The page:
Bayley, Thomas (Derbyshire) Esmonde, Sir Thomas M'Dermott, Patrick
Beaumont, Wentworth C.B. Evans. Samuel T. (Glamorgan) M'Ewan, William
Billson, Alfred Evans, Sir Francis H(South'ton) M'Kenna, Reginald
Birrell, Augustine Farquharson, Dr. Robert Maddison, Fred
Broadhurst, Henry Goddard, Daniel Ford Maden, John Henry
Brunner, Sir John Tomlinson Gourley, Sir Edw. Temperley Mendl, Sigismund Ferdinand
Burt, Thomas Griffith, Ellis J. Monk, Charles James
Caldwell, James Gurdon, Sir W. Brampton Montagu, Sir S. (Whitechapel)
Cameron, Sir Charles(Glasgow) Harwood, George Moss, Samuel
Carew, James Laurence Hayne, Rt. Hon. C. Seale- Norton, Capt. Cecil William
Carmichael, Sir T. D. Gibson- Hazell, Walter Nussey, Thomas Willans
Cawley, Frederick Hedderwick, Thomas C. H. O'Brien, James F. X. (Cork)
Channing, Francis Allston Holland, W. H. (York, W. R.) O'Connor, Arthur (Donegal)
Clark, Dr. G.B. (Caithness-sh.) Humphreys-Owen, Arthur C. O'Connor, James (Wicklow, W.
Clough, Walter Owen Jenkins, Sir John Jones O'Connor, T. P. (Liverpool)
Colville, John Jones, William (Carnarvons.) (Oldroyd, Mark
Dalbiac, Colonel Philip Hugh Kearley, Hudson, E. Pease, Alfred E. (Cleveland)
Pickersgill, Edward Hare Strauss, Arthur Wilson, Henry J. (York, W.R.)
Pilkington, Sir Geo.ALancsSW Stuart, James (Shoreditch) Wilson, John (Durham, Mid)
Priestley, Briggs (Yorks.) Sullivan, Donal (Westmeath) Wilson, John (Falkirk)
Rickett, J. Compton Tennant, Harold John Wilson, John (Govan)
Roberts, John Bryn (Eifion) Thomas, Alfred (Glamorgan, E. Woodhouse, Sir J. T. (H'ddlers'd
Roberts, John H. (Denbighs.) Trevelyan, Charles Phillips Woods, Samuel.
Robson, William Snowdon Tritton, Charles Ernest Wylie, Alexander
Rollit, Sir Albert Kaye Wallace, Robert (Perth) Young, Samuel (Cavan, East)
Shaw, Charles Edw. (Stafford) Walton, John Lawson(Leeds, S. Yoxall, James Henry
Smith, Samuel (Flint) Weir, James Galloway
Souttar, Robinson Whittaker, Thomas Palmer TELLERS FOR THE AYES—
Spicer, Albert, Williams, John Carvell (Notts.) Mr. Steadman and Mr.
Stevenson, Francis S. Wilson, Charles Henry (Hull) Ascroft.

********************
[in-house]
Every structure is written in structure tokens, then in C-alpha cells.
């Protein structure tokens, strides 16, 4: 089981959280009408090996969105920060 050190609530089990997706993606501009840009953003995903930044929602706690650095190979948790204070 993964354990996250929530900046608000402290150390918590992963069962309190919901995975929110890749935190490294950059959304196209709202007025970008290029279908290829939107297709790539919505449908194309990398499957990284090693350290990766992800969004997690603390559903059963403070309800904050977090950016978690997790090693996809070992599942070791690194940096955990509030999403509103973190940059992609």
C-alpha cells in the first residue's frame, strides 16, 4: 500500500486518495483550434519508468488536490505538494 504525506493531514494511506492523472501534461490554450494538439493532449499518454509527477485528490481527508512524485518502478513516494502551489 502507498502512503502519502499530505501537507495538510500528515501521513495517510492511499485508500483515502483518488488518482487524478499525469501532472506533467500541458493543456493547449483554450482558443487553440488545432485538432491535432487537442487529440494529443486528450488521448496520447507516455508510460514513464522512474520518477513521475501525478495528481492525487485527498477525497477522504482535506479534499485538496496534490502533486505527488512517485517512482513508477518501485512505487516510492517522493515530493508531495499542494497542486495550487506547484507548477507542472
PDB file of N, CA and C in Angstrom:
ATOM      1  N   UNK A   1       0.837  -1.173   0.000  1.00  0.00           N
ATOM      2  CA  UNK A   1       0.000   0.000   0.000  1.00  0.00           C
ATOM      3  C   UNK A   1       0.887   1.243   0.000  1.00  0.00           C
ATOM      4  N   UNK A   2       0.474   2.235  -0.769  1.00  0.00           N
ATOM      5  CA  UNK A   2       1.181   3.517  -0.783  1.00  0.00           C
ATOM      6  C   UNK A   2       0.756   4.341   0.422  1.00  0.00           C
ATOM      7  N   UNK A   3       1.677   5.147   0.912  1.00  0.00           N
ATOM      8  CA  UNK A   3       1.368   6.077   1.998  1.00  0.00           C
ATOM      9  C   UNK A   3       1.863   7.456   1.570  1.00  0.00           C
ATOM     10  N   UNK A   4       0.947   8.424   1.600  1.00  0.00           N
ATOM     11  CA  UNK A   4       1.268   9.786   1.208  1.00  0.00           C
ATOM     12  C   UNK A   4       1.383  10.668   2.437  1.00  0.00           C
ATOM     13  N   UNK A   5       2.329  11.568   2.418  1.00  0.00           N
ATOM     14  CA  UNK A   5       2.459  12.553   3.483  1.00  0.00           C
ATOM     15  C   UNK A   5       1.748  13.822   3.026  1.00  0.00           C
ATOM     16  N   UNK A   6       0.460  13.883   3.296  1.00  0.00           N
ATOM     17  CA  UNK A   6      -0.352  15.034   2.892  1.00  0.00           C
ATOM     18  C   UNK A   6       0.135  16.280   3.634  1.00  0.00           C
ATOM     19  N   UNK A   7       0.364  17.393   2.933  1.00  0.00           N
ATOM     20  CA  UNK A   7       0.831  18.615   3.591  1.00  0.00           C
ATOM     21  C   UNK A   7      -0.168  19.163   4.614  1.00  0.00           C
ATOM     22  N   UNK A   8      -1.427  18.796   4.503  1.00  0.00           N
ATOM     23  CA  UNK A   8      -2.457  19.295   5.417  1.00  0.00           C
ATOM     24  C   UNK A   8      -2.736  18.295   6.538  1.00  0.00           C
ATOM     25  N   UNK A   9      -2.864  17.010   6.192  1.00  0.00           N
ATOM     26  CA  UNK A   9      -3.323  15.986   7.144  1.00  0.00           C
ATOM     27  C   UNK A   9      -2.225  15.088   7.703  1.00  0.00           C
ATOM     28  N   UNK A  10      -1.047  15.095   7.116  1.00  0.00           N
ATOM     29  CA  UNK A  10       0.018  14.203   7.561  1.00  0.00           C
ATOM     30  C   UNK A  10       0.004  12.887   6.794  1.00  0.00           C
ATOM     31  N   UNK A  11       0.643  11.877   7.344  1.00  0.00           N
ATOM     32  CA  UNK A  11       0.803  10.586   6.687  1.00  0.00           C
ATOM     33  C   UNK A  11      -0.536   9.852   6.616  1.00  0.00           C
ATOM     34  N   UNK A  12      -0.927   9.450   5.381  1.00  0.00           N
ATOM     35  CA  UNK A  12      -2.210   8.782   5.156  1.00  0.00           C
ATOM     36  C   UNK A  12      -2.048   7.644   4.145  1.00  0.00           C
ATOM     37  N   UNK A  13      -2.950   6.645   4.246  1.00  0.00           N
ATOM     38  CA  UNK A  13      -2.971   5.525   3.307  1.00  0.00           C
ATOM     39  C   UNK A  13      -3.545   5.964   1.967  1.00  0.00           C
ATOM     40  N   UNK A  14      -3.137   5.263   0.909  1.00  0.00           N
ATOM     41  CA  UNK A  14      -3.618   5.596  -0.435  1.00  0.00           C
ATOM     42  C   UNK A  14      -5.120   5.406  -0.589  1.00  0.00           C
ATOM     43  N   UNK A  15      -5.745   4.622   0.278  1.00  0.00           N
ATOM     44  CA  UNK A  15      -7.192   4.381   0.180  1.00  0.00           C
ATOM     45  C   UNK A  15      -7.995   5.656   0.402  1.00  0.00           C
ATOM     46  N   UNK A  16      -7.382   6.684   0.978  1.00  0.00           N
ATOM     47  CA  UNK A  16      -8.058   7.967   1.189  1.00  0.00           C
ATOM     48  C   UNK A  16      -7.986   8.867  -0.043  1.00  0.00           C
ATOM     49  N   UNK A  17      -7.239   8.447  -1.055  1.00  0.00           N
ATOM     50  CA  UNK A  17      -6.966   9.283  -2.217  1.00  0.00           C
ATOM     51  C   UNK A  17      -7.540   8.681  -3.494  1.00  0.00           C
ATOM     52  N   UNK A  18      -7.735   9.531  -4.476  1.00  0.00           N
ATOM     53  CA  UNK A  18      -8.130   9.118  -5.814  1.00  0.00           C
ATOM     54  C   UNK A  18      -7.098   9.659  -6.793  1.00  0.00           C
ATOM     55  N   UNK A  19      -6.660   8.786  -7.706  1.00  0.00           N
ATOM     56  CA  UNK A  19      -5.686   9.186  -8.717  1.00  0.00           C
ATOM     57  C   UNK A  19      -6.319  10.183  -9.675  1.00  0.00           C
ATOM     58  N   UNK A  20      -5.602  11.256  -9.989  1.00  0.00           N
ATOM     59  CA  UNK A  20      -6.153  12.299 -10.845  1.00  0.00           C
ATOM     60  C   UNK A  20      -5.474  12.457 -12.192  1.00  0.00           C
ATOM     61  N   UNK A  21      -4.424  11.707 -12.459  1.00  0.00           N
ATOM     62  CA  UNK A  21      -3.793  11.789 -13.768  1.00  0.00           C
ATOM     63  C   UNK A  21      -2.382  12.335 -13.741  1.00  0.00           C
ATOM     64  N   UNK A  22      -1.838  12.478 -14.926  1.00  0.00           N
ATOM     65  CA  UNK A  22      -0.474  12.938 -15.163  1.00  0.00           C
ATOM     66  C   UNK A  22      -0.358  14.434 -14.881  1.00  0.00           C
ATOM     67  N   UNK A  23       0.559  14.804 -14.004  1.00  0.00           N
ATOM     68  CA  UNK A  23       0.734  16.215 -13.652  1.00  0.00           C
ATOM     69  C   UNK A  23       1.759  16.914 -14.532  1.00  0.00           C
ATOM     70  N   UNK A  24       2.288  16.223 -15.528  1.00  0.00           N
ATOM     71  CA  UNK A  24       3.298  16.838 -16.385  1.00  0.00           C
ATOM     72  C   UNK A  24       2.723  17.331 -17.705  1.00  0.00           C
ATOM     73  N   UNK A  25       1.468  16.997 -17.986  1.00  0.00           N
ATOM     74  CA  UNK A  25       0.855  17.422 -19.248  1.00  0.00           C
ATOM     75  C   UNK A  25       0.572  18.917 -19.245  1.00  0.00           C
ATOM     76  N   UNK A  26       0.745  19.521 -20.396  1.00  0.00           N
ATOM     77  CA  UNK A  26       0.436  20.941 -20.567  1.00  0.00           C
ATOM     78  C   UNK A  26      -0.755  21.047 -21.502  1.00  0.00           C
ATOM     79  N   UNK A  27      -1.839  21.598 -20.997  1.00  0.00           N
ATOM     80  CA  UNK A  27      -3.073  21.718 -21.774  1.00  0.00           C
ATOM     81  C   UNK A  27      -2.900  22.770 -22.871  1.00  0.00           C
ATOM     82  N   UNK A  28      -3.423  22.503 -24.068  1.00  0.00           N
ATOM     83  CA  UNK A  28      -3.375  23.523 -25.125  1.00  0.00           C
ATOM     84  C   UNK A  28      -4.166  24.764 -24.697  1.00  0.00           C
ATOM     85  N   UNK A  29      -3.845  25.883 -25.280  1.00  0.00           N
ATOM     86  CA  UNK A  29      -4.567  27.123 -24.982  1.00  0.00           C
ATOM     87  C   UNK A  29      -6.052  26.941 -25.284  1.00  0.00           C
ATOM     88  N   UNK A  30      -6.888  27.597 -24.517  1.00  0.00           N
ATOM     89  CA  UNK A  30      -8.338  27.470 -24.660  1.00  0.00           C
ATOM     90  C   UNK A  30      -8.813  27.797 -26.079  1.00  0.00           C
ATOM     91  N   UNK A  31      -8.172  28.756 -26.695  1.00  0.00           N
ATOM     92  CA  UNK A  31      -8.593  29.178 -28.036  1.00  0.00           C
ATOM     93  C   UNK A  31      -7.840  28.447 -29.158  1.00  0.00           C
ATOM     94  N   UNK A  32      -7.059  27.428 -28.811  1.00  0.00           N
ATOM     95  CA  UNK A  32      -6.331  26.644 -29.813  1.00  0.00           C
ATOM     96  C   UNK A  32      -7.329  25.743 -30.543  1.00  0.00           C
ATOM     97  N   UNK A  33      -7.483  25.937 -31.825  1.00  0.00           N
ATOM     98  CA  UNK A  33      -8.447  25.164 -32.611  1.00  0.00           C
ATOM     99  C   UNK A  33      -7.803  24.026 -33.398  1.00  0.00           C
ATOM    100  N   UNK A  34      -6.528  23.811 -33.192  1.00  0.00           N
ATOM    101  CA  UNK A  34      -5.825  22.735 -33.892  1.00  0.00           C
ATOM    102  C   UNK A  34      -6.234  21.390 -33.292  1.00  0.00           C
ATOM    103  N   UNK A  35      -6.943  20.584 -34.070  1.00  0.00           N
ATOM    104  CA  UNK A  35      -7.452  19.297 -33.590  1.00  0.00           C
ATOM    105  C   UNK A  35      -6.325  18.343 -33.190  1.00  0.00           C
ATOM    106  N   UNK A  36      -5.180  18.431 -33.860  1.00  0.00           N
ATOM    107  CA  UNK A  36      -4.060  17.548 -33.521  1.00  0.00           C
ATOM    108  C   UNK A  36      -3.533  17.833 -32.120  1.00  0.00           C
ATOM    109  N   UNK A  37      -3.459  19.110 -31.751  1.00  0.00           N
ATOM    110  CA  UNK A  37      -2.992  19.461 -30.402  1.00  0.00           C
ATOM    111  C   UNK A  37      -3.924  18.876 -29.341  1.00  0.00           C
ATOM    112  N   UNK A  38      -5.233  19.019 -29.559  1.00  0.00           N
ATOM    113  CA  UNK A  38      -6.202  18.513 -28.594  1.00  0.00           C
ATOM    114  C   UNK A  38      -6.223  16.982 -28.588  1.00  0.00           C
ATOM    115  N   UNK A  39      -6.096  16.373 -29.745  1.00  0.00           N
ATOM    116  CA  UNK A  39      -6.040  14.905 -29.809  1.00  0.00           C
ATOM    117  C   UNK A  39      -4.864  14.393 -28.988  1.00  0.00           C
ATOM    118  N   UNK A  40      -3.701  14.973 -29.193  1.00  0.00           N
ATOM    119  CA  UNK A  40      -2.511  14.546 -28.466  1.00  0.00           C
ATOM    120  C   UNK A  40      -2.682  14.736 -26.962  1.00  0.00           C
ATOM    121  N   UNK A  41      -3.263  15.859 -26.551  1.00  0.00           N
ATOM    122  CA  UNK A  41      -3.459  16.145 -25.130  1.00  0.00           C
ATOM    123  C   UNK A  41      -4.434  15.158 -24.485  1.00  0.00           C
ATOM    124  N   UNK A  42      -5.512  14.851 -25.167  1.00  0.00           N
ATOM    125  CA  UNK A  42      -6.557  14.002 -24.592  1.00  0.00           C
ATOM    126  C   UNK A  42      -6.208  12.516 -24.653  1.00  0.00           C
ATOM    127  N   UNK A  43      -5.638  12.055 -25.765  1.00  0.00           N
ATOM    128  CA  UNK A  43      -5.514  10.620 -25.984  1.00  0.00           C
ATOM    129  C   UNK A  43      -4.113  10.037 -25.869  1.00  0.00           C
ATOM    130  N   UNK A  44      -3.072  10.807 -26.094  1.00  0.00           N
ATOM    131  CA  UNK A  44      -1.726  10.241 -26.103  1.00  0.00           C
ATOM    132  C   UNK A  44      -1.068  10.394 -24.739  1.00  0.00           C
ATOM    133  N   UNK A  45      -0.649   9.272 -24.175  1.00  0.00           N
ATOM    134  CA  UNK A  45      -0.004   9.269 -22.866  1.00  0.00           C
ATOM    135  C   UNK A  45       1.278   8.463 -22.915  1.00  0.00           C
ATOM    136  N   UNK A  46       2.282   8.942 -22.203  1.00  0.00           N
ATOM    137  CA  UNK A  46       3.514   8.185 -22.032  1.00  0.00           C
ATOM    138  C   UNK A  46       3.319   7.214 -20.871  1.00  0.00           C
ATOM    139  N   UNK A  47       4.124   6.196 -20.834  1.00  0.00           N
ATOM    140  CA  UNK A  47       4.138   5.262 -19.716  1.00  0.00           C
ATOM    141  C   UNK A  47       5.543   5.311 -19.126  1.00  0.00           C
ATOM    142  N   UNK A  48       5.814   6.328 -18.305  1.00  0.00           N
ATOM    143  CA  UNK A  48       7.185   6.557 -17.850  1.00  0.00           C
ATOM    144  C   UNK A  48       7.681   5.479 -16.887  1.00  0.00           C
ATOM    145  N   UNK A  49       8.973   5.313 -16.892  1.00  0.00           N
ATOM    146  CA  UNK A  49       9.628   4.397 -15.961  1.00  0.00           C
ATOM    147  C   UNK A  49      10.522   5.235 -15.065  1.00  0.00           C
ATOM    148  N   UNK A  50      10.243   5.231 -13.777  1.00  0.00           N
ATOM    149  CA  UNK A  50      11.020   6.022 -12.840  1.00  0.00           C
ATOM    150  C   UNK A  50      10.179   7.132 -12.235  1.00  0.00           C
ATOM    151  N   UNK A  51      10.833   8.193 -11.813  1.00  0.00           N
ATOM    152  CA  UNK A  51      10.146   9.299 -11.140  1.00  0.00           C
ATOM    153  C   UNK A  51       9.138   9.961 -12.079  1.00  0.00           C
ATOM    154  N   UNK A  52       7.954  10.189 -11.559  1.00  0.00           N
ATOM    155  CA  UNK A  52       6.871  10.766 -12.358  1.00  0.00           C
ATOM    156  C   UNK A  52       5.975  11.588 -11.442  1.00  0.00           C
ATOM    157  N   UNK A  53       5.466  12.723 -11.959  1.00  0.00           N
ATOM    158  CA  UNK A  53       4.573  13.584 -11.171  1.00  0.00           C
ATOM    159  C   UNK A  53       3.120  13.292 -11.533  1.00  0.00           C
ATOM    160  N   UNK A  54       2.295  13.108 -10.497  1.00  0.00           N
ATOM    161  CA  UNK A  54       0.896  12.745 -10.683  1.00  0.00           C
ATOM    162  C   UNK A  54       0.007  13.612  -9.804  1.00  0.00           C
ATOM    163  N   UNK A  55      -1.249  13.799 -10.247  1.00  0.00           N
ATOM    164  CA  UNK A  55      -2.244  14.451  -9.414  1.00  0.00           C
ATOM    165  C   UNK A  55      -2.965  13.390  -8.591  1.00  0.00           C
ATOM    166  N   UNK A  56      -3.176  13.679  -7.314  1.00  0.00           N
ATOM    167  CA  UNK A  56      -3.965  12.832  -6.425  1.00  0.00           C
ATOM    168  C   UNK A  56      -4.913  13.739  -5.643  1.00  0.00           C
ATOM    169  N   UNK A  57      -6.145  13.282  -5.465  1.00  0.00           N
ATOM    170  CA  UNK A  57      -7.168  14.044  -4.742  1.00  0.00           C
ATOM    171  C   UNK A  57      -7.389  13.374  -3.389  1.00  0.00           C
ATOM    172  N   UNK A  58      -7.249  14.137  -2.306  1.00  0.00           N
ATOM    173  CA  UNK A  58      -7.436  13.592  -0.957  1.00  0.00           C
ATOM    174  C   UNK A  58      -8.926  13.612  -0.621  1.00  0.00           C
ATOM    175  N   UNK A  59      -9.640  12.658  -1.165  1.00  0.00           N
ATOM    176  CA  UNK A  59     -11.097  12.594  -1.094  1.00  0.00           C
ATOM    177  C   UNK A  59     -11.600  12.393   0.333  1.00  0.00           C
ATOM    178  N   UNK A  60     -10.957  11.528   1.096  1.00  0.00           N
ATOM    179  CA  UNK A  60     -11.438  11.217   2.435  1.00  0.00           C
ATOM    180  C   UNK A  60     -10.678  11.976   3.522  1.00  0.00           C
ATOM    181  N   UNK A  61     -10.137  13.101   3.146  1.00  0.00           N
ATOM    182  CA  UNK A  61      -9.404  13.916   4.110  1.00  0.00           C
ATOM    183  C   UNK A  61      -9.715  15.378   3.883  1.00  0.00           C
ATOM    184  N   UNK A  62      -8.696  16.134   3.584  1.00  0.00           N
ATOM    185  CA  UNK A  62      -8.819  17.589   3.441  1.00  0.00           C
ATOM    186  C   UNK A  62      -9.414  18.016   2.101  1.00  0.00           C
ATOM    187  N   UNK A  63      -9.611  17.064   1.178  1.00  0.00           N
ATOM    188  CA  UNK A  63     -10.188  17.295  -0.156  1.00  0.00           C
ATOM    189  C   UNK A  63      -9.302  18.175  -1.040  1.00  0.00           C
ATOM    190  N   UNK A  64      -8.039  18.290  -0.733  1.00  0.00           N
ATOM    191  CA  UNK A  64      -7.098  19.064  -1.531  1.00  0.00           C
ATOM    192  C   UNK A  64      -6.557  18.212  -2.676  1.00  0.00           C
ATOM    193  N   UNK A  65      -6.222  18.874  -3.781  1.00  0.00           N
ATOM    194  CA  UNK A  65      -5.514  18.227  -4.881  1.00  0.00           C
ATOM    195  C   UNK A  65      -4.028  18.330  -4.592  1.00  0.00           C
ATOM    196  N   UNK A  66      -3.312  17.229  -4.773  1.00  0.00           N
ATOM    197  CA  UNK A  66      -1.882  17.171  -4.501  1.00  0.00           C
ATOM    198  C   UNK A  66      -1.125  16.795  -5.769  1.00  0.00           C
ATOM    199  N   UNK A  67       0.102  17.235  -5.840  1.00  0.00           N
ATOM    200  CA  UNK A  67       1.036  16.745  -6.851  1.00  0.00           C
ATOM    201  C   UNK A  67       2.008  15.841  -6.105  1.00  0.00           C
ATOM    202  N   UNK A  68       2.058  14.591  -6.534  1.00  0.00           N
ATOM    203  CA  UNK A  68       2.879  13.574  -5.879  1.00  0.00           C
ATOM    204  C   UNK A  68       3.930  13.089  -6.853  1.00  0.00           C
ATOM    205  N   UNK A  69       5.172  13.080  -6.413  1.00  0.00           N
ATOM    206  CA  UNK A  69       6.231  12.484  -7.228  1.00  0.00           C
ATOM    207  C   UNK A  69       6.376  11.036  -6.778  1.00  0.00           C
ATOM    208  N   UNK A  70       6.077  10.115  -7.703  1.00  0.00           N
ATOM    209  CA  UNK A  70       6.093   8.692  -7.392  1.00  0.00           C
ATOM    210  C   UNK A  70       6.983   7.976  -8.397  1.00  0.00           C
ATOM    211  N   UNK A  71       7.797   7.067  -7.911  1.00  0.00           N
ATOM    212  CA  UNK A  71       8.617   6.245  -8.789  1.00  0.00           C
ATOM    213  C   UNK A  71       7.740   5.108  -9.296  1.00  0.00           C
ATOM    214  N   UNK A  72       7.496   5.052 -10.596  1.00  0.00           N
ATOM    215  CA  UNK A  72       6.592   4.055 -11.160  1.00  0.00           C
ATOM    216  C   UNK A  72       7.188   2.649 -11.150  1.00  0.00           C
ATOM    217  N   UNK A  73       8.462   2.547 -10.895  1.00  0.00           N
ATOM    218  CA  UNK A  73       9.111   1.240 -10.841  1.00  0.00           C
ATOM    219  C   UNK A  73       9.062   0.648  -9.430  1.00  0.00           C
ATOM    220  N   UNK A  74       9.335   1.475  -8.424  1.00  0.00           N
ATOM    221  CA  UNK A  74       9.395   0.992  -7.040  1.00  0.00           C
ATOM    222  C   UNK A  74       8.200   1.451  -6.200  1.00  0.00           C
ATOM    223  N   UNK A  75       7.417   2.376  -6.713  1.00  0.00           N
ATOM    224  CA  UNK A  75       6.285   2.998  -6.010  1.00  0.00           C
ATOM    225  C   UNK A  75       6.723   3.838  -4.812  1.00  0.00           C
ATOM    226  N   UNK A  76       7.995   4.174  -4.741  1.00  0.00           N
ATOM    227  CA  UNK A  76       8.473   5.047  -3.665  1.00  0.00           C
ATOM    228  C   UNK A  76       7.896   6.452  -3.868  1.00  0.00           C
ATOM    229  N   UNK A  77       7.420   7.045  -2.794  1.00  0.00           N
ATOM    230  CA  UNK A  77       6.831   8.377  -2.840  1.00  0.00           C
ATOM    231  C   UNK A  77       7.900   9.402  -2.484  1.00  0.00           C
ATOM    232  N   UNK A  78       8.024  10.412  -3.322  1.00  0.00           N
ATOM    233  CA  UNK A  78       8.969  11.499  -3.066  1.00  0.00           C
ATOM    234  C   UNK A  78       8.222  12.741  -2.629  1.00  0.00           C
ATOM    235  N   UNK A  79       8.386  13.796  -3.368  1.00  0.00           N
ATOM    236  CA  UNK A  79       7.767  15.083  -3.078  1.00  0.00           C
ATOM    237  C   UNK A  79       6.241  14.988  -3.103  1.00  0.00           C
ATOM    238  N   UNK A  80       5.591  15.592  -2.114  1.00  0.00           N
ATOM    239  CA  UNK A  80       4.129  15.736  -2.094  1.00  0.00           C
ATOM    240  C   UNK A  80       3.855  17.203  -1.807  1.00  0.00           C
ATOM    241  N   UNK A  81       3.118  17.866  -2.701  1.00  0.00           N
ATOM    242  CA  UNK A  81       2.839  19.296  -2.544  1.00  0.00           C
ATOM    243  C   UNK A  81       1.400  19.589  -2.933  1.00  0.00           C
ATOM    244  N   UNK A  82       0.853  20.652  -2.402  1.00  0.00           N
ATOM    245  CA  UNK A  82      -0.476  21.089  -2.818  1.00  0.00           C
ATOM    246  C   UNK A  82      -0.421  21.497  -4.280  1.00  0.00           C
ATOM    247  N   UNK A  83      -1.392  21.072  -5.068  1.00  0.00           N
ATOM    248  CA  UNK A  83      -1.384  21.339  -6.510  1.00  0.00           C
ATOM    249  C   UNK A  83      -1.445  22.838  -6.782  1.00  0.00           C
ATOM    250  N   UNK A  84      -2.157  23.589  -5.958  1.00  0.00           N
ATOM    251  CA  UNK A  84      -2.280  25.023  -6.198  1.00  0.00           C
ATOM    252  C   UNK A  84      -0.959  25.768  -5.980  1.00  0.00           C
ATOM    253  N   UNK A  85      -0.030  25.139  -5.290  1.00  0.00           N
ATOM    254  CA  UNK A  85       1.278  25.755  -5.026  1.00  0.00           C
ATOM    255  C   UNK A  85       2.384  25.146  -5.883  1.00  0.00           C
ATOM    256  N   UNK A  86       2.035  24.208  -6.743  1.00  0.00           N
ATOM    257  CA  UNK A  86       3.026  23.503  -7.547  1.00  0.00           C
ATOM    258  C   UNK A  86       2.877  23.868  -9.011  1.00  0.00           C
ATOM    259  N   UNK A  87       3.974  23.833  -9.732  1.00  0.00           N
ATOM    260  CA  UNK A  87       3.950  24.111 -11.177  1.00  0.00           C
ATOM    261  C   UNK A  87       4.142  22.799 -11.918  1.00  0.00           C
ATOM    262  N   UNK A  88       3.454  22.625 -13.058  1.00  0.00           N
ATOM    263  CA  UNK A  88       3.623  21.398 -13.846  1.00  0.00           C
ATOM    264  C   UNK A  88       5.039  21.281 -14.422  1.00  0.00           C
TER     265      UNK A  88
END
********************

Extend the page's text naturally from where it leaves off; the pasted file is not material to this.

Atkinson, Rt. Hon. John Galloway, William Johnson Montague, Hn. J. S. (Hants)
Bailey, James (Walworth) Garfit, William Moon, Edward Robert Pacy
Balfour, Rt. Hn. A.J.(Manch'r) Gibbons, J. Lloyd Moore, William (Antrim, N.)
Balfour, Rt. Hn Gerald W(Leeds Gibbs, Hn. A.G.H (City of Lon) Morton, A. H. A. (Deptford)
Banbury, Frederick George Gibbs, Hon. Vicary (St. Albans) Murray, Rt. Fin. A. G. (Bute)
Bartley, George C. T. Gilliat, John Saunders Myers, William Henry
Barton, Dunbar Plunket Goldsworthy, Major-General Nicol, Donald Ninian
Beach, Rt. Hn. Sir M.H.(Bristol) Gordon, Hon. John Edward Northcote, Hn. Sir H. Stafford
Beckett Ernest, William Goschen, George J. (Sussex) Orr-Ewing, Charles Lindsay
Begg, Ferdinand Faithfull Goulding, Edward Alfred Pander, Sir C. M. (Durham)
Bethell, Commander Gray, Ernest (West Ham) Pender, Sir James
Biddulph, Michael Greville, Hon. Ronald Pierpoint, Robert
Bill, Charles Gull, Sir Cameron Pilkington, R.(Lancs, Newton)
Blakiston-Houston. John Gunter, Colonel Platt-Higgins, Frederick
Blundell, Colonel Henry Hamilton, Rt. Hn. Lord George Powell, Sir Francis Sharp
Boulnois, Edmund Hanbury, Rt. Hon. Robert Wm. Priestley, Sir W. O. (Edin.)
Bowles, T-Gibson (King's Lynn Heath, James Pryce-Jones, Lt.-Col. Edward
Brassey, Albert Heaton, John Henniker Purvis, Robert
Campbell, Rt. Hn. JA (Glasgow Helder, Augustus Rankin, Sir James
Carson, Et. Hon. Edward Hermon-Hodge, R. Trotter Robertson, Herbert (Hackney)
Chamberlain, J. Austen)Worc'r Hill, Arthur (Down, West) Rothschild, Hon. Lionel Walter
Chaplin, Rt. Hon. Henry Hill, Sir E. Stock (Bristol) Russell, T. W. (Tyrone)
Charrington, Spencer Hoare, E. Brodie (Hampstead) Rutherford, John
Coddington, Sir William Hornby, Sir William Henry Ryder, john Herbert Dudley
Coghill, Douglas Harry Houston, R. P. Samuel, Harry S. (Limehouse)
Cohen, Benjamin Louis Howell, William Tudor Savory, Sir Joseph
Collings, Rt. Hon. Jesse Hozier, Hon. J. H Cecil Sidebotham, J. W. (Cheshire)
Colomb,SirJohnCharlesReady Hubbard, Hon. Evelyn Smith, James Parker(Lanarks)
Courtney, Rt. Hon. Leonard H Johnstone, Heywood (Sussex) Stanley, Hon. A. (Ormskirk)
Cubitt, Hon. Henry Jolliffe, Hon. H. George Stanley, Henry M. (Lambeth)
Curzon, Viscount Kemp, George Stanley, Lord (Lancs.)
Dalrymple, Sir Charles Kimber, Henry Talbot, Lord E. (Chichester)